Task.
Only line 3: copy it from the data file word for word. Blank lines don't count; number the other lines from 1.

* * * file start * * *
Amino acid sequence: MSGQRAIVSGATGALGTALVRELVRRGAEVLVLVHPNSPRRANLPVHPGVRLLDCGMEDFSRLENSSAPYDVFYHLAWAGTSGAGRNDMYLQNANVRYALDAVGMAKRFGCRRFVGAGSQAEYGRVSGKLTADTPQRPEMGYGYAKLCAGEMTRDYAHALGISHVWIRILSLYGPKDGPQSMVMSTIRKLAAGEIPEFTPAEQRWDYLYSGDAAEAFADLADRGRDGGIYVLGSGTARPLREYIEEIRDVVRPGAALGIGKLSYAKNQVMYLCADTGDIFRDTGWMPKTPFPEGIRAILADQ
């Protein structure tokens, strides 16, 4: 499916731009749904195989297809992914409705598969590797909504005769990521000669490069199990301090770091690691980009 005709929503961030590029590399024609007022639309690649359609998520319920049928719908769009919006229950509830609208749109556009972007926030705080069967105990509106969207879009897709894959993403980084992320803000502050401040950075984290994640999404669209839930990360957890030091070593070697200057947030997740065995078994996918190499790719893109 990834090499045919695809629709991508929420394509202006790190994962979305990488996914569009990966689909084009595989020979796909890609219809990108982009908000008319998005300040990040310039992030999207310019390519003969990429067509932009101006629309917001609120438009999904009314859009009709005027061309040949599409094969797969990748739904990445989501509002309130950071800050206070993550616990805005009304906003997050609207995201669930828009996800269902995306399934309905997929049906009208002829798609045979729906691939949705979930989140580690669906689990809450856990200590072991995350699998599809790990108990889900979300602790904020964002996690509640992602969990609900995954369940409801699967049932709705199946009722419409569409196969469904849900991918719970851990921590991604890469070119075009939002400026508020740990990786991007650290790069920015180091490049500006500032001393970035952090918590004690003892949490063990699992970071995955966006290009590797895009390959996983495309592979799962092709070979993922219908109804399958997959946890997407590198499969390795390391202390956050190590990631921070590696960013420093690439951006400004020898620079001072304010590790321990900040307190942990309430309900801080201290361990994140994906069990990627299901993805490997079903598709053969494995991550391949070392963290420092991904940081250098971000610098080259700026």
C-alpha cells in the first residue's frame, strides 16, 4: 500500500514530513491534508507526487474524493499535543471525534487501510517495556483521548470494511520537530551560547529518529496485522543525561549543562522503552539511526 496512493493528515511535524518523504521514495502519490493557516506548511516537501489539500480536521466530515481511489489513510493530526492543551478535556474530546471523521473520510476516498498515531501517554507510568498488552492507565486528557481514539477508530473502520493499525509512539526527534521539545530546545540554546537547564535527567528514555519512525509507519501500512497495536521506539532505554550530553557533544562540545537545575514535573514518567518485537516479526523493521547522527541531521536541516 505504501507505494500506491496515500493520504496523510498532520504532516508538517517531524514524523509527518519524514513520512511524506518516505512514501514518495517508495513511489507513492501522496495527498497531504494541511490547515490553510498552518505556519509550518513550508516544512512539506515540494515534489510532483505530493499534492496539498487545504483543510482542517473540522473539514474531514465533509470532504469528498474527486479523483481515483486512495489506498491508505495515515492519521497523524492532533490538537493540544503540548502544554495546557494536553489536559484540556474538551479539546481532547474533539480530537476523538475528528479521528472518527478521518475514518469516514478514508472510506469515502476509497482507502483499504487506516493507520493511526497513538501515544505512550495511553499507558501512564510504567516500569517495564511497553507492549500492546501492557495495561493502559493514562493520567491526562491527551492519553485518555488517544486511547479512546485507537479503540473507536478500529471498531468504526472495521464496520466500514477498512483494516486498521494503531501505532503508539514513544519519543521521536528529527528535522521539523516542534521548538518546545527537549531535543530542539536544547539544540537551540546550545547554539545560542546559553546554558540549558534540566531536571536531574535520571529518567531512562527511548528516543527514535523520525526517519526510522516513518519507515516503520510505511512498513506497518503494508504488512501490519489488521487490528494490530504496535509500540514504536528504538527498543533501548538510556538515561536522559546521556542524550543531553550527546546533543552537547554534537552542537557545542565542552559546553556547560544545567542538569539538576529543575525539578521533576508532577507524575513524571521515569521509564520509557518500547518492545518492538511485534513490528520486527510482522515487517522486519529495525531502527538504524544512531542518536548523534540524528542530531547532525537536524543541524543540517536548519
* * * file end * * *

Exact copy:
C-alpha cells in the first residue's frame, strides 16, 4: 500500500514530513491534508507526487474524493499535543471525534487501510517495556483521548470494511520537530551560547529518529496485522543525561549543562522503552539511526 496512493493528515511535524518523504521514495502519490493557516506548511516537501489539500480536521466530515481511489489513510493530526492543551478535556474530546471523521473520510476516498498515531501517554507510568498488552492507565486528557481514539477508530473502520493499525509512539526527534521539545530546545540554546537547564535527567528514555519512525509507519501500512497495536521506539532505554550530553557533544562540545537545575514535573514518567518485537516479526523493521547522527541531521536541516 505504501507505494500506491496515500493520504496523510498532520504532516508538517517531524514524523509527518519524514513520512511524506518516505512514501514518495517508495513511489507513492501522496495527498497531504494541511490547515490553510498552518505556519509550518513550508516544512512539506515540494515534489510532483505530493499534492496539498487545504483543510482542517473540522473539514474531514465533509470532504469528498474527486479523483481515483486512495489506498491508505495515515492519521497523524492532533490538537493540544503540548502544554495546557494536553489536559484540556474538551479539546481532547474533539480530537476523538475528528479521528472518527478521518475514518469516514478514508472510506469515502476509497482507502483499504487506516493507520493511526497513538501515544505512550495511553499507558501512564510504567516500569517495564511497553507492549500492546501492557495495561493502559493514562493520567491526562491527551492519553485518555488517544486511547479512546485507537479503540473507536478500529471498531468504526472495521464496520466500514477498512483494516486498521494503531501505532503508539514513544519519543521521536528529527528535522521539523516542534521548538518546545527537549531535543530542539536544547539544540537551540546550545547554539545560542546559553546554558540549558534540566531536571536531574535520571529518567531512562527511548528516543527514535523520525526517519526510522516513518519507515516503520510505511512498513506497518503494508504488512501490519489488521487490528494490530504496535509500540514504536528504538527498543533501548538510556538515561536522559546521556542524550543531553550527546546533543552537547554534537552542537557545542565542552559546553556547560544545567542538569539538576529543575525539578521533576508532577507524575513524571521515569521509564520509557518500547518492545518492538511485534513490528520486527510482522515487517522486519529495525531502527538504524544512531542518536548523534540524528542530531547532525537536524543541524543540517536548519